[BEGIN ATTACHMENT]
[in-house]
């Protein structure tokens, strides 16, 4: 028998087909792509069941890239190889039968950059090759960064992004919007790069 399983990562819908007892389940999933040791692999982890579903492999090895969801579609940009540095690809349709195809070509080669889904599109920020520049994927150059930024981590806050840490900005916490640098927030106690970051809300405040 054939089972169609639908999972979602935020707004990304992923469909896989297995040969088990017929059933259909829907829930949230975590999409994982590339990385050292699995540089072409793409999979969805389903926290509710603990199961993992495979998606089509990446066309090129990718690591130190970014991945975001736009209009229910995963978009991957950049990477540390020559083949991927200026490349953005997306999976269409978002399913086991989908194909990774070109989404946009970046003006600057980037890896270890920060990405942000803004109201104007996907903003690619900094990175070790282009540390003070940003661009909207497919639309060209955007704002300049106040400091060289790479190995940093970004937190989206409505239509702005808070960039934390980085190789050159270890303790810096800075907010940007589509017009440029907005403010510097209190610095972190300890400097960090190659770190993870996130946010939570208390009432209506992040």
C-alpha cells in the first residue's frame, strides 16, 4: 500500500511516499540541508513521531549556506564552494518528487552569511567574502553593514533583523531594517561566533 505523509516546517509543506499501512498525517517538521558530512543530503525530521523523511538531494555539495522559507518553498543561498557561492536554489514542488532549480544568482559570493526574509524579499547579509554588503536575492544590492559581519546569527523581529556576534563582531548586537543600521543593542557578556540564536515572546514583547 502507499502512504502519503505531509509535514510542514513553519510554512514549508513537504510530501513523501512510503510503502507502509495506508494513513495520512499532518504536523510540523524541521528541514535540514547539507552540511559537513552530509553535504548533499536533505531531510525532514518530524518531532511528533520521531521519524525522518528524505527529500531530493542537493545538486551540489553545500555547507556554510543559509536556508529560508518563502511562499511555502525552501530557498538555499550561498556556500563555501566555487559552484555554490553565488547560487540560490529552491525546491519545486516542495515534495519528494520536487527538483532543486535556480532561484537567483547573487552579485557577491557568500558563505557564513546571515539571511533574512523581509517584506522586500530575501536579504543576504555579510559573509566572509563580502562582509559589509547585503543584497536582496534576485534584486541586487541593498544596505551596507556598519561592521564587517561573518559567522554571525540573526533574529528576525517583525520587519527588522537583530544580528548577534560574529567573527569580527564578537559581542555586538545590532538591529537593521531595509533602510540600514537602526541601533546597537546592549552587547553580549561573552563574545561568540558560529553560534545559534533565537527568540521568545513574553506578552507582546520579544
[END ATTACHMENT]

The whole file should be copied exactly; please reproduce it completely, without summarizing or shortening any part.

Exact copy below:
[in-house]
């Protein structure tokens, strides 16, 4: 028998087909792509069941890239190889039968950059090759960064992004919007790069 399983990562819908007892389940999933040791692999982890579903492999090895969801579609940009540095690809349709195809070509080669889904599109920020520049994927150059930024981590806050840490900005916490640098927030106690970051809300405040 054939089972169609639908999972979602935020707004990304992923469909896989297995040969088990017929059933259909829907829930949230975590999409994982590339990385050292699995540089072409793409999979969805389903926290509710603990199961993992495979998606089509990446066309090129990718690591130190970014991945975001736009209009229910995963978009991957950049990477540390020559083949991927200026490349953005997306999976269409978002399913086991989908194909990774070109989404946009970046003006600057980037890896270890920060990405942000803004109201104007996907903003690619900094990175070790282009540390003070940003661009909207497919639309060209955007704002300049106040400091060289790479190995940093970004937190989206409505239509702005808070960039934390980085190789050159270890303790810096800075907010940007589509017009440029907005403010510097209190610095972190300890400097960090190659770190993870996130946010939570208390009432209506992040």
C-alpha cells in the first residue's frame, strides 16, 4: 500500500511516499540541508513521531549556506564552494518528487552569511567574502553593514533583523531594517561566533 505523509516546517509543506499501512498525517517538521558530512543530503525530521523523511538531494555539495522559507518553498543561498557561492536554489514542488532549480544568482559570493526574509524579499547579509554588503536575492544590492559581519546569527523581529556576534563582531548586537543600521543593542557578556540564536515572546514583547 502507499502512504502519503505531509509535514510542514513553519510554512514549508513537504510530501513523501512510503510503502507502509495506508494513513495520512499532518504536523510540523524541521528541514535540514547539507552540511559537513552530509553535504548533499536533505531531510525532514518530524518531532511528533520521531521519524525522518528524505527529500531530493542537493545538486551540489553545500555547507556554510543559509536556508529560508518563502511562499511555502525552501530557498538555499550561498556556500563555501566555487559552484555554490553565488547560487540560490529552491525546491519545486516542495515534495519528494520536487527538483532543486535556480532561484537567483547573487552579485557577491557568500558563505557564513546571515539571511533574512523581509517584506522586500530575501536579504543576504555579510559573509566572509563580502562582509559589509547585503543584497536582496534576485534584486541586487541593498544596505551596507556598519561592521564587517561573518559567522554571525540573526533574529528576525517583525520587519527588522537583530544580528548577534560574529567573527569580527564578537559581542555586538545590532538591529537593521531595509533602510540600514537602526541601533546597537546592549552587547553580549561573552563574545561568540558560529553560534545559534533565537527568540521568545513574553506578552507582546520579544